The ink on the constitution had barely dried before the national government announced plans to reform the electricity distribution sector (municipalities and the national utility company, Eskom). Key drivers of the reform included attracting new investment, expanding economic ownership, increasing operational efficiency, energy security, and price stabilization. This would ease the distribution burden for the smaller municipalities, with the larger ones participating in the new structure.

More than ten years and several billion rand later, the plan was archived. This was because Eskom, the local and national government could not agree on a structure, and without a constitutional change the deadlock could not be broken. The national government withdrew.

During this time, municipalities continued to depend on income from surplus electricity, but delayed capital investments while awaiting the final result of the reform process. And it turned out that they benefited from a high fee hikes as of 2007 (180% in real terms by 2020), deepening the “rigidity” of the practice.

The tide turned in 2017. High tariffs, environmental imperatives of climate change, self-generation and a decade of low or no economic growth they all took their toll. Revenue stagnation due to declining demand and margin erosion meant that by 2020 surpluses turned into deficits and Johannesburg City Power (with particularly acute mismanagement) had R5.6 billion (US $ 400 million) overdraft.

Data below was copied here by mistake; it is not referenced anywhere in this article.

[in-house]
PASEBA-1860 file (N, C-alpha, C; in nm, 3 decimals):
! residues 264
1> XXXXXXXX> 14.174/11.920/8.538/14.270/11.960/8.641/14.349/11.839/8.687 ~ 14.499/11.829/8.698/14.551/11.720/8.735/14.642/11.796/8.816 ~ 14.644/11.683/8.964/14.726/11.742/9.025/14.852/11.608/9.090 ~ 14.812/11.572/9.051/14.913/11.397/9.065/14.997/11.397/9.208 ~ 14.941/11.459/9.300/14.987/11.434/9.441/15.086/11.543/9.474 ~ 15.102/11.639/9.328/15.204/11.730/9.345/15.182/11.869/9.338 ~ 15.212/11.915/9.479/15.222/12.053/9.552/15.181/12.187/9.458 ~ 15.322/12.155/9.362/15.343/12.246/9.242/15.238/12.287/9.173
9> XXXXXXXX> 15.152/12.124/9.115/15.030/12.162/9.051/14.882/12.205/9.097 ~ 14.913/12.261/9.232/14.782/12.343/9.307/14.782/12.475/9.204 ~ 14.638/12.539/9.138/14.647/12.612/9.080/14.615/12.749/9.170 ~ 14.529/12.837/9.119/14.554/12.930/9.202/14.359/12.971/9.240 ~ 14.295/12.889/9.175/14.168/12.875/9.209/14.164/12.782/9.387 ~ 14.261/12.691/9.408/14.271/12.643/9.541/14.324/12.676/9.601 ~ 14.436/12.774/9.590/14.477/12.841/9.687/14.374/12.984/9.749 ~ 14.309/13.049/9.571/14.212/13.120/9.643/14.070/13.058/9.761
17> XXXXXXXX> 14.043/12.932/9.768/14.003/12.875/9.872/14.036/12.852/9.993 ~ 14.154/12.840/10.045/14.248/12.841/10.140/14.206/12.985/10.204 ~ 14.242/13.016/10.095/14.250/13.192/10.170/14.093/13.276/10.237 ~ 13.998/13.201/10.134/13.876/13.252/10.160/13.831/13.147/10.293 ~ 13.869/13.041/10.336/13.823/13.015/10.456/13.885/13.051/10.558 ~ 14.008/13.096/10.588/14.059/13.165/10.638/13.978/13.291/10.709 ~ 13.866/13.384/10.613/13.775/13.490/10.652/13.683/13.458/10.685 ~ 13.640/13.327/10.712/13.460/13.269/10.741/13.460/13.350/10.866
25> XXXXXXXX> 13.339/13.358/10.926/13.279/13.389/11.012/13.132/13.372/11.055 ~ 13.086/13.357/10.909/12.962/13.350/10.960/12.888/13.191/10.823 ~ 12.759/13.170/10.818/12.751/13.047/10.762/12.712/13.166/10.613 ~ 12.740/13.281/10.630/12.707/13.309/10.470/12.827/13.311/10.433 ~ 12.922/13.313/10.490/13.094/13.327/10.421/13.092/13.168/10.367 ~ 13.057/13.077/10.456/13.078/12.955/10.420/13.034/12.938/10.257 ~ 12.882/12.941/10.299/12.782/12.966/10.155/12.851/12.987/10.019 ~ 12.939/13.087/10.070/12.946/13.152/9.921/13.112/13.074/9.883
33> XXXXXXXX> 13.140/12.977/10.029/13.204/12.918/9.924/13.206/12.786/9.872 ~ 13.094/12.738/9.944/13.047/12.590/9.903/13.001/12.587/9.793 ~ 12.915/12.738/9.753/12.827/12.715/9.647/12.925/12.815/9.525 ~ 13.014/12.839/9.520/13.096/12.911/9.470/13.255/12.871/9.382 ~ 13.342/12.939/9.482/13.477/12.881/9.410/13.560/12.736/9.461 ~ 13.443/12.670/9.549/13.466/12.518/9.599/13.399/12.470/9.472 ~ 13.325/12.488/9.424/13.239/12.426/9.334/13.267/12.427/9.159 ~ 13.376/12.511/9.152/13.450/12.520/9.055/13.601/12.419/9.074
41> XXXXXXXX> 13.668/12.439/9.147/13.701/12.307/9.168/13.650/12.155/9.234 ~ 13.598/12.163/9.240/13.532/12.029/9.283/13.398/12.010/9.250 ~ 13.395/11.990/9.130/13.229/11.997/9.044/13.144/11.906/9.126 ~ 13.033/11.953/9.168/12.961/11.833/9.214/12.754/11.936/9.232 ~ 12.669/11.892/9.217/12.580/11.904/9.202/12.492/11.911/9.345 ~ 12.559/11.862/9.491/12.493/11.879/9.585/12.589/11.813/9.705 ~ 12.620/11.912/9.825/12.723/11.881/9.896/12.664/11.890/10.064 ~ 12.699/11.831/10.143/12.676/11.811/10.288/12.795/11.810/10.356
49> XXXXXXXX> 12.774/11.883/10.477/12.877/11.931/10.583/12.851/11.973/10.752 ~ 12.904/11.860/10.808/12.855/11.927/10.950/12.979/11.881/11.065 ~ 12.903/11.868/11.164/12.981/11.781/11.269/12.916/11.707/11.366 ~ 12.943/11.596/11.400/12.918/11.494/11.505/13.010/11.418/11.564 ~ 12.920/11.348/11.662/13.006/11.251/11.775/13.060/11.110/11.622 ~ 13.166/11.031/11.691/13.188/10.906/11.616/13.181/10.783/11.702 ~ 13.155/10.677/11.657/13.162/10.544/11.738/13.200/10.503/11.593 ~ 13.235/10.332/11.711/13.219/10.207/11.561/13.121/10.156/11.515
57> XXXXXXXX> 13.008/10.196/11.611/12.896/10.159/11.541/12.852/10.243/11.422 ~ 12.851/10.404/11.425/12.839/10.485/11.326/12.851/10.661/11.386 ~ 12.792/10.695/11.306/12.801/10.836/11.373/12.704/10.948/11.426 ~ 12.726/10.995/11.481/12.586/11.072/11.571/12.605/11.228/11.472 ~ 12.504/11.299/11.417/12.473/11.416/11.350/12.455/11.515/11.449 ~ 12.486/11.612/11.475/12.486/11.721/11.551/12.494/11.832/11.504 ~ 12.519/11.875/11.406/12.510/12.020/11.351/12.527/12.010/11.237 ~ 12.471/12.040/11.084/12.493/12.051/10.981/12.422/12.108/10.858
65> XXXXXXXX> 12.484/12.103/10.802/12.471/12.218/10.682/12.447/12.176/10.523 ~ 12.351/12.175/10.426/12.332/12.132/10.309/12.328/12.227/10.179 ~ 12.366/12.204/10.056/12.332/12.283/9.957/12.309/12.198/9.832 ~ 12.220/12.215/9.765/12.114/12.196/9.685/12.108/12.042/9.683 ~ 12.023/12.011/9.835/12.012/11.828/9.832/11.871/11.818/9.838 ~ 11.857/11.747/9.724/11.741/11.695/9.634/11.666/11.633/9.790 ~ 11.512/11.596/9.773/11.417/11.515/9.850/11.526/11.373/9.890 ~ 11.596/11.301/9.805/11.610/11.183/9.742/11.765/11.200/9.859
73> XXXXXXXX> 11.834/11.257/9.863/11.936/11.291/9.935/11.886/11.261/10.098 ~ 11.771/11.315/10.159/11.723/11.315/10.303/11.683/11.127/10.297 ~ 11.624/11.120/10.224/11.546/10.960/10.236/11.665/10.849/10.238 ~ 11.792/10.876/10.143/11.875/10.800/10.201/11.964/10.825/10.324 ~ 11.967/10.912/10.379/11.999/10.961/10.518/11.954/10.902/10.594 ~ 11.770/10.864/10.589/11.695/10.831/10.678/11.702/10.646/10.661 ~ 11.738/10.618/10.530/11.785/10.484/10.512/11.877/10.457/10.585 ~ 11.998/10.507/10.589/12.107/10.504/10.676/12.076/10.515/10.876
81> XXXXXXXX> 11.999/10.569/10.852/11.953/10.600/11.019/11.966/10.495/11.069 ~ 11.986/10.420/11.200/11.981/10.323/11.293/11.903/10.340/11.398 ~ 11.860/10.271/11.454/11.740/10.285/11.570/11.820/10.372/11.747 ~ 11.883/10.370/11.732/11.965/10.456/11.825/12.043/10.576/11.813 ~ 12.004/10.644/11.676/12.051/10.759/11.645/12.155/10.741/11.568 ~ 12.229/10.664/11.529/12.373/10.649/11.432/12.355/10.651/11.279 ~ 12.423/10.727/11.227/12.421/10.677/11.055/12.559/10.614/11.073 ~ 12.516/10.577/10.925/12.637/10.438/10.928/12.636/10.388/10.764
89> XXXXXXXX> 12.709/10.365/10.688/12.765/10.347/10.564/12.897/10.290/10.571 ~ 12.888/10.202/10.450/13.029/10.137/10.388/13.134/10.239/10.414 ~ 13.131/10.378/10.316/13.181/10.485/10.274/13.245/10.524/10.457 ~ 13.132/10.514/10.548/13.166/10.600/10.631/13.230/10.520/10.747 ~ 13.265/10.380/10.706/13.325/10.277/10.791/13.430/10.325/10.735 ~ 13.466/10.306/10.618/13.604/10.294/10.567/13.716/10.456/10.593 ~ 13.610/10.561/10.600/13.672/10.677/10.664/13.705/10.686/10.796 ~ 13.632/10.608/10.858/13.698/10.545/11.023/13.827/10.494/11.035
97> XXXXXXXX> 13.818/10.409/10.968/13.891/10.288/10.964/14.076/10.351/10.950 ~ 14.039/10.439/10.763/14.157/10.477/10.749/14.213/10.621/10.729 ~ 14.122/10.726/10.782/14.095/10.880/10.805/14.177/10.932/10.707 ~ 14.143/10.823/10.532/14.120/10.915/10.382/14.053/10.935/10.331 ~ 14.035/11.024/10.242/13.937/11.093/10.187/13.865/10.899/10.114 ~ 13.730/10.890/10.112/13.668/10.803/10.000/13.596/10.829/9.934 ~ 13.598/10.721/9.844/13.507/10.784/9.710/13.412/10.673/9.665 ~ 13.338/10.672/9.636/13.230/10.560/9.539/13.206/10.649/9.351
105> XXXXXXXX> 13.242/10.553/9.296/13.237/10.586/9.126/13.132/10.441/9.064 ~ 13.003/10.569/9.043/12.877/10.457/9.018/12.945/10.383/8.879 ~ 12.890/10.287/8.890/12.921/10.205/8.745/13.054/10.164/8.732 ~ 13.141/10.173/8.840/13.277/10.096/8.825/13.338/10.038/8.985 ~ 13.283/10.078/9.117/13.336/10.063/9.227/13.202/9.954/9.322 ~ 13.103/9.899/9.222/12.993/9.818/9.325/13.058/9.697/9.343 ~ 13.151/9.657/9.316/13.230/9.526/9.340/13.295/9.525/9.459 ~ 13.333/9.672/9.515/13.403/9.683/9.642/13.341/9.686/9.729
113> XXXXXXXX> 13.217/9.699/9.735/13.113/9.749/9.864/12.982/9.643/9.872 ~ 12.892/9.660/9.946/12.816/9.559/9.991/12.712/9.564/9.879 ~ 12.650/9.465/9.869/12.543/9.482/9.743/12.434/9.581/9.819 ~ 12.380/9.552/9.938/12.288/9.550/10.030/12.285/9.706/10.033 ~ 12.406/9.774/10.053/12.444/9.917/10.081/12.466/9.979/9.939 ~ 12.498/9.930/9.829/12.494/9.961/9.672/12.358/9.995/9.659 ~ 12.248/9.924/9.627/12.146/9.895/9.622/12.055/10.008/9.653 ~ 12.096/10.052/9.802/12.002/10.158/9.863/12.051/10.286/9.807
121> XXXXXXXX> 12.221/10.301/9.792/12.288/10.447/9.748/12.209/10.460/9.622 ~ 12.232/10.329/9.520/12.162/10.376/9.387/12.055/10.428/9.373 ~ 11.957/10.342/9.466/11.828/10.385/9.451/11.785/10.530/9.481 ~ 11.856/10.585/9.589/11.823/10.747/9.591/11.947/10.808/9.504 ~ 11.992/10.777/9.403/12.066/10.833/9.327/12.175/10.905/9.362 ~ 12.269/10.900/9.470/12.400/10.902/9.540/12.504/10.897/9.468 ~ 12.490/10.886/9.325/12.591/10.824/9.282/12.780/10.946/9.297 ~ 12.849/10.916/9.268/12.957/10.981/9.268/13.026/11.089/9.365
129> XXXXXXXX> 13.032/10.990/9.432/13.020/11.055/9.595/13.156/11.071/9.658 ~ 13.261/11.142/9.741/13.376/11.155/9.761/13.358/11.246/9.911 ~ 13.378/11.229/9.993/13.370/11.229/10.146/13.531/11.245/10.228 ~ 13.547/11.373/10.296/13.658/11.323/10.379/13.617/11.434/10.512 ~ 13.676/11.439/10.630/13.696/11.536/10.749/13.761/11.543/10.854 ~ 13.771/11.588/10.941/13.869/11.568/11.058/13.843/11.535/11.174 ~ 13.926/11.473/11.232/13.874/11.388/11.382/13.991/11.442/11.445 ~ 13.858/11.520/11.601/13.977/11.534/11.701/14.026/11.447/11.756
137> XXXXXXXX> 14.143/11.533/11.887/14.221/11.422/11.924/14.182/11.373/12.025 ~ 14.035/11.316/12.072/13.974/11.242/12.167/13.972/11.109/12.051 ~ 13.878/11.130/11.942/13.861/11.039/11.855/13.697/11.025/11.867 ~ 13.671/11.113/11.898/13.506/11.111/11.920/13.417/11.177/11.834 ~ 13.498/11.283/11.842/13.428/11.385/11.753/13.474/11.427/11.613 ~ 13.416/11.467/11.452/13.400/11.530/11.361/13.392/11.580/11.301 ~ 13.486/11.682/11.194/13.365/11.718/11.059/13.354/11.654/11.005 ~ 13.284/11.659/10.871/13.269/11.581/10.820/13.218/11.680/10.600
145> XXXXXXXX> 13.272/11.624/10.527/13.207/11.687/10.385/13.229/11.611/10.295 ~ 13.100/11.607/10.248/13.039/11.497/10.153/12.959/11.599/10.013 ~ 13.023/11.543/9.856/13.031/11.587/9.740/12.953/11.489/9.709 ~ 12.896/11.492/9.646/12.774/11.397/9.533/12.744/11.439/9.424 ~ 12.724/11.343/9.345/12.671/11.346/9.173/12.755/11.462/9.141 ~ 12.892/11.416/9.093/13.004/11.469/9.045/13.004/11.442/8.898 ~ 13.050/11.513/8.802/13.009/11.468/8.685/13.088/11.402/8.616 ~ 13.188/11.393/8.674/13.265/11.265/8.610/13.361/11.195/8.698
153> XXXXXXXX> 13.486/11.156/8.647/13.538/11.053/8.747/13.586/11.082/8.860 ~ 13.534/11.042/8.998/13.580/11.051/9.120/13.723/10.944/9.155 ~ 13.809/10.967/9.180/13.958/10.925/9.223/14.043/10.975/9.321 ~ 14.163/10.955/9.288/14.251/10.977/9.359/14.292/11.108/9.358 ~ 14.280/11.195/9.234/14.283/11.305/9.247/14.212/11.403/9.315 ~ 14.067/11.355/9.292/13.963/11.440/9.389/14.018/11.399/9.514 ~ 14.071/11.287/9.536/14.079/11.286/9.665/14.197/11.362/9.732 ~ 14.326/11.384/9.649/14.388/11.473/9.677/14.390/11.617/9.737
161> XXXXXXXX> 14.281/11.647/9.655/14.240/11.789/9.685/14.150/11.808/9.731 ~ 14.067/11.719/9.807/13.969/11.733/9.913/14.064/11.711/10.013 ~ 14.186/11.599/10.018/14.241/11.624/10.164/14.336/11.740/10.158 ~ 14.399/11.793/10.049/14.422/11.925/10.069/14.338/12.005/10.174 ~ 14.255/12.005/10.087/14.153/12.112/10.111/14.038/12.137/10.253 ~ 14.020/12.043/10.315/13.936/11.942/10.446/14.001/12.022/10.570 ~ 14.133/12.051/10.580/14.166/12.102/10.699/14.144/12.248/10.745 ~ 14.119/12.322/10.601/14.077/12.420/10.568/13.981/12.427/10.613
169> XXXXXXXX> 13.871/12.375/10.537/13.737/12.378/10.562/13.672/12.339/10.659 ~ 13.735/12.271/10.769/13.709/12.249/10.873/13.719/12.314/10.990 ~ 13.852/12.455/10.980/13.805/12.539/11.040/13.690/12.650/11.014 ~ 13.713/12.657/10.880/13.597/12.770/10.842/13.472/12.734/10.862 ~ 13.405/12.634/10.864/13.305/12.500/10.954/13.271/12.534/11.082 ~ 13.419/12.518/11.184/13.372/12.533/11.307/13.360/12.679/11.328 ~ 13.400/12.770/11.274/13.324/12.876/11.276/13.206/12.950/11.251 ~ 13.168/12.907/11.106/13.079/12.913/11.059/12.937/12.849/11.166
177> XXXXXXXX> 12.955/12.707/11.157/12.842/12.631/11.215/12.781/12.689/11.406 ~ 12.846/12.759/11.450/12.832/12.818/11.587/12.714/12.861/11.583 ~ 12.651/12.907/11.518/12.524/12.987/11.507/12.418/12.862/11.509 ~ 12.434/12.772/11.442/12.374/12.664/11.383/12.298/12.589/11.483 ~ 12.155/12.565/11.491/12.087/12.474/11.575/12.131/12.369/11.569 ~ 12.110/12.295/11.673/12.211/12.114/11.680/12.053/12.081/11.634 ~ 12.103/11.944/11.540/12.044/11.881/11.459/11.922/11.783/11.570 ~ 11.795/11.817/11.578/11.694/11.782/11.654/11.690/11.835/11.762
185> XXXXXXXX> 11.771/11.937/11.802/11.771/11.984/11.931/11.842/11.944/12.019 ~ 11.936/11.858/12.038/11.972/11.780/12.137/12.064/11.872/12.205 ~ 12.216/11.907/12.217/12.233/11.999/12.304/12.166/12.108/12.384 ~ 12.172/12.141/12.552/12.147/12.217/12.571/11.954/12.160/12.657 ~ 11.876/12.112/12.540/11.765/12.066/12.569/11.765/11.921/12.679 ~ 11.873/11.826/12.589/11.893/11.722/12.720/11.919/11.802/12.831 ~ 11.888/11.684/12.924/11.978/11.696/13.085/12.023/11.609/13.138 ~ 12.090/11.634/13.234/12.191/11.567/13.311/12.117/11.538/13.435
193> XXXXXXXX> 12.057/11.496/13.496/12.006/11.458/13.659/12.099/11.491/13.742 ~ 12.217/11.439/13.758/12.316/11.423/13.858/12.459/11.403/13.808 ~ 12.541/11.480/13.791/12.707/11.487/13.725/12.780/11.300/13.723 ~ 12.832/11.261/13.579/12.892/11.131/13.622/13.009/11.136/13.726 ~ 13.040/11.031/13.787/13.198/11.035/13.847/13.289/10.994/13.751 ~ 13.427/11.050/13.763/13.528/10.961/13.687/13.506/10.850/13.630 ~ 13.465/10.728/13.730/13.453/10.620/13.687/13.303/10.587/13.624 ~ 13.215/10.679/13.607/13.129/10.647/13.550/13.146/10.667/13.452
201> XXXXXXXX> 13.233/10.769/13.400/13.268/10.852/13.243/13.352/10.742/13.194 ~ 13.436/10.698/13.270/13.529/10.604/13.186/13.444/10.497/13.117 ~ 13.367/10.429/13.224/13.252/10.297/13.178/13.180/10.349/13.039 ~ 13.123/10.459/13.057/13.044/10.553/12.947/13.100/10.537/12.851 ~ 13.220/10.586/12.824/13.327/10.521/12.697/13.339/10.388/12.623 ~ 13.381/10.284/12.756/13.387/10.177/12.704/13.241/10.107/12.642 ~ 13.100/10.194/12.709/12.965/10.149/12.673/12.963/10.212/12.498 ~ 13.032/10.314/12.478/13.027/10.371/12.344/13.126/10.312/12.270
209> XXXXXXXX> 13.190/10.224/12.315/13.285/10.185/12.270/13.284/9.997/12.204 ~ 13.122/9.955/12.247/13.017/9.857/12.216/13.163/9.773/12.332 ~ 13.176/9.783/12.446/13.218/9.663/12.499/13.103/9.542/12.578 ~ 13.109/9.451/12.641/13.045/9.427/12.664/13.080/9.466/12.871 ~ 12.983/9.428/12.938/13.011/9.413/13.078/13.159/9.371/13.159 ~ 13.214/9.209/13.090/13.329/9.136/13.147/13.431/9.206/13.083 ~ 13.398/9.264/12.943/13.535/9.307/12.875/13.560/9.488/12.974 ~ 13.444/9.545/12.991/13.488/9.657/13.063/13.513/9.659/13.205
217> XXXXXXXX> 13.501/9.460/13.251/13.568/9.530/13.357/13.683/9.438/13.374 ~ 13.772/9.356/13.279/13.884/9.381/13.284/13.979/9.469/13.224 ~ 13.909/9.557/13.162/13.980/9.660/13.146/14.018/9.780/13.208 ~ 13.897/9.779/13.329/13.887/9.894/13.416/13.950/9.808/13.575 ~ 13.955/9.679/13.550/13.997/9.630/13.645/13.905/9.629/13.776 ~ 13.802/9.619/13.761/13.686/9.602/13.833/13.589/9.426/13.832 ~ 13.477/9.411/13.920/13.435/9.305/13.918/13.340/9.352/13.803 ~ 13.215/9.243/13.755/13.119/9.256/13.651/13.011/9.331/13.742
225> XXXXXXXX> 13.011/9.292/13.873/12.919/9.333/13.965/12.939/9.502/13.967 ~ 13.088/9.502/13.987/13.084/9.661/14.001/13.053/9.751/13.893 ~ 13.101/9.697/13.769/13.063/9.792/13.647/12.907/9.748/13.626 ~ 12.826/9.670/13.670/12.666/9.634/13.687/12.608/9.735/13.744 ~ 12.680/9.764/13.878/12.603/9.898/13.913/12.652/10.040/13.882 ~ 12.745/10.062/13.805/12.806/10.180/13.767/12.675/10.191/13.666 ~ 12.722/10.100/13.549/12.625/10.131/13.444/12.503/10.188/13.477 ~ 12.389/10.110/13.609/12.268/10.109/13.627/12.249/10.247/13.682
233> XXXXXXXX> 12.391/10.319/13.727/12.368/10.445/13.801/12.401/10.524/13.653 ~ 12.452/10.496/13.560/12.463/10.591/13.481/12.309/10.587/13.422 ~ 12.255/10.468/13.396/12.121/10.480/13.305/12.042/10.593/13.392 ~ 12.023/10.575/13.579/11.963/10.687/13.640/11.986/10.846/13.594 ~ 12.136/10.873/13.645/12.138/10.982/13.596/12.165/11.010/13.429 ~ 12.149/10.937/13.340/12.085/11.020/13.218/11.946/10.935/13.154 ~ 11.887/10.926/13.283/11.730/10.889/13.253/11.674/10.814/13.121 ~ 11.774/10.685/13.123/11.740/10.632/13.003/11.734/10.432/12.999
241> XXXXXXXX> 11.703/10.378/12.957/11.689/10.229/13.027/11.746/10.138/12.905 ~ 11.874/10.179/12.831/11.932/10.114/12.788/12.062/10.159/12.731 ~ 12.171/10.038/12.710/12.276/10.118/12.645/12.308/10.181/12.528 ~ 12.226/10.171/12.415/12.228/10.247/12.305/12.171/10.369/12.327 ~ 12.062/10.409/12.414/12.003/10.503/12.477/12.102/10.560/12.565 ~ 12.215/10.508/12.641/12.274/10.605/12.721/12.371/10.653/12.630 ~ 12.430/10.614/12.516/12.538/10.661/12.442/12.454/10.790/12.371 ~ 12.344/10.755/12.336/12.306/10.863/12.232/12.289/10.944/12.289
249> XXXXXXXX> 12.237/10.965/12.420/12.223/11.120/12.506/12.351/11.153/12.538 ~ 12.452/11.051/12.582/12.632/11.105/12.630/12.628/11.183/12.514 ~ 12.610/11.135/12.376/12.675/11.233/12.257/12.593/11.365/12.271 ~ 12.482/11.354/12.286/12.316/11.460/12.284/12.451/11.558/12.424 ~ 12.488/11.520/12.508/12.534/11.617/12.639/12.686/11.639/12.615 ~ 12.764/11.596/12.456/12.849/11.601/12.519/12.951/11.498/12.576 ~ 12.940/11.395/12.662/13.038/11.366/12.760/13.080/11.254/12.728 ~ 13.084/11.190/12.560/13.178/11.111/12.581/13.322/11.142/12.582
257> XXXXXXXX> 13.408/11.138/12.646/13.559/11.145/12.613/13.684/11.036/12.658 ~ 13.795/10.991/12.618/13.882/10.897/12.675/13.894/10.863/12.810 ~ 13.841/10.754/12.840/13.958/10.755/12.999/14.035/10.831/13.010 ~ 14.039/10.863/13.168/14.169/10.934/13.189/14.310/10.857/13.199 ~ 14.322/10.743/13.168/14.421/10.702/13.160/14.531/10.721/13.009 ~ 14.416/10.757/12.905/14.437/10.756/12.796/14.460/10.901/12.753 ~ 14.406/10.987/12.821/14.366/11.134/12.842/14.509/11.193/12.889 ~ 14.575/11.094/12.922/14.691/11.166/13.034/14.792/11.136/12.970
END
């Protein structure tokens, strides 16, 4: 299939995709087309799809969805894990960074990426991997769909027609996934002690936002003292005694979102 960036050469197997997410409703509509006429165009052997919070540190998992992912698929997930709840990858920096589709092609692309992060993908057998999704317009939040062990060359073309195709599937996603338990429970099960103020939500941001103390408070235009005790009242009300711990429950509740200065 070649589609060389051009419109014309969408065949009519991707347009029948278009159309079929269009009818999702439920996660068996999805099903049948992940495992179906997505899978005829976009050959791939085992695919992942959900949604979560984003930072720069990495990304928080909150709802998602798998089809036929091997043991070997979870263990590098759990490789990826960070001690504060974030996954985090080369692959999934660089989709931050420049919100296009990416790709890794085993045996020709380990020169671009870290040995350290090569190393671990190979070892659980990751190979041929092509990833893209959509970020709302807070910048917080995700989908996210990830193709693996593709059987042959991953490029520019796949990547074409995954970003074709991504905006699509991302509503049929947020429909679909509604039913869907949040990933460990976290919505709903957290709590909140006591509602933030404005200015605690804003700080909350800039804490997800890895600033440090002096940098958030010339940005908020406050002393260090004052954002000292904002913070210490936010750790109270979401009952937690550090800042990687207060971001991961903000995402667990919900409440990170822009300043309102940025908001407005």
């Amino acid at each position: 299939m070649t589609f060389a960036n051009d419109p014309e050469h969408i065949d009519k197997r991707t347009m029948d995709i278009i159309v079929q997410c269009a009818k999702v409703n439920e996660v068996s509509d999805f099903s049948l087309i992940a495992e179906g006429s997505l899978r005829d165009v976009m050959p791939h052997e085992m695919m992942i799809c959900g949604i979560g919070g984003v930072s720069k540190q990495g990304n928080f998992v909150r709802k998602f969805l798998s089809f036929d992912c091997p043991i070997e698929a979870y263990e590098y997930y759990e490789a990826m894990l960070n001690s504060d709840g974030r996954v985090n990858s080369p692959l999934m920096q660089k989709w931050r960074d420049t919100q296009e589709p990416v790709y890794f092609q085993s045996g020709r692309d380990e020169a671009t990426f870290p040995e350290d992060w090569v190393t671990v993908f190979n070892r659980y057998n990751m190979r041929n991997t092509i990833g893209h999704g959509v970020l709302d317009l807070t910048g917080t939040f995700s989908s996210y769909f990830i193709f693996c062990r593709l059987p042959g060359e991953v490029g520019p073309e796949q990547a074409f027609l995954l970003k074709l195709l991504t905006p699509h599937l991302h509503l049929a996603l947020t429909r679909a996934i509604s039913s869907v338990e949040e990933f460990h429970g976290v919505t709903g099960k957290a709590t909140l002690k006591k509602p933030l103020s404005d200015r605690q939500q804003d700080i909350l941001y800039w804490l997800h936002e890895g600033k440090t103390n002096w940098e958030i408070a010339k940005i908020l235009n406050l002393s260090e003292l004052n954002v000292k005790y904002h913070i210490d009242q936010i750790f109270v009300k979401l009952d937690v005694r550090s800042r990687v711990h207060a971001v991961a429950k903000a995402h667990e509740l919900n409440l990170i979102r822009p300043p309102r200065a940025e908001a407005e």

History matters

Electricity surpluses can come back, as they have in the past. But my research suggests that surplus exploitation has finally reached its economic limits. The thorny questions raised by the Association of Municipal Electricity Companies almost 100 years ago are still relevant:

  • Municipal electricity rates include an indirect tax, so they do not reflect costs.
  • High rates ignore the needs of large and poor households.
  • Inflated rates encourage fuel switching by those who can afford it, putting the cross-subsidy model under further pressure.
  • Cross subsidies compromise prudent accounting practices like depreciation and repayment.
  • The electricity supply must be efficient to stimulate the economy.
  • Surpluses vary annually. Overdependence can lead to financing problems if sales decline.

Ultimately, a century-old roadblock has run out of road. Reform is urgently needed as the deficit in municipal funds cannot simply be supplemented by increased domestic transfers.

From a national policy perspective, contradictory objectives must be addressed: policies that support tariffs that reflect costs on the one hand and cross-subsidies on the other.

When it comes to service delivery, sloppy infrastructure can no longer lay the proverbial golden egg. Municipalities are overloaded and many are overwhelmed. This is compounded by its limited scope for raising revenue. New and appropriate revenue streams are needed, reflecting the reality of the 21st century, such as unsubsidized property taxes, congestion charges, and municipal taxes. Finally, it is questionable whether municipalities should own and operate electricity services.The conversation

Theo Covary, Expert / researcher in energy policy, University of Cape Town

This article is republished from The conversation under a Creative Commons license. Read the Original article.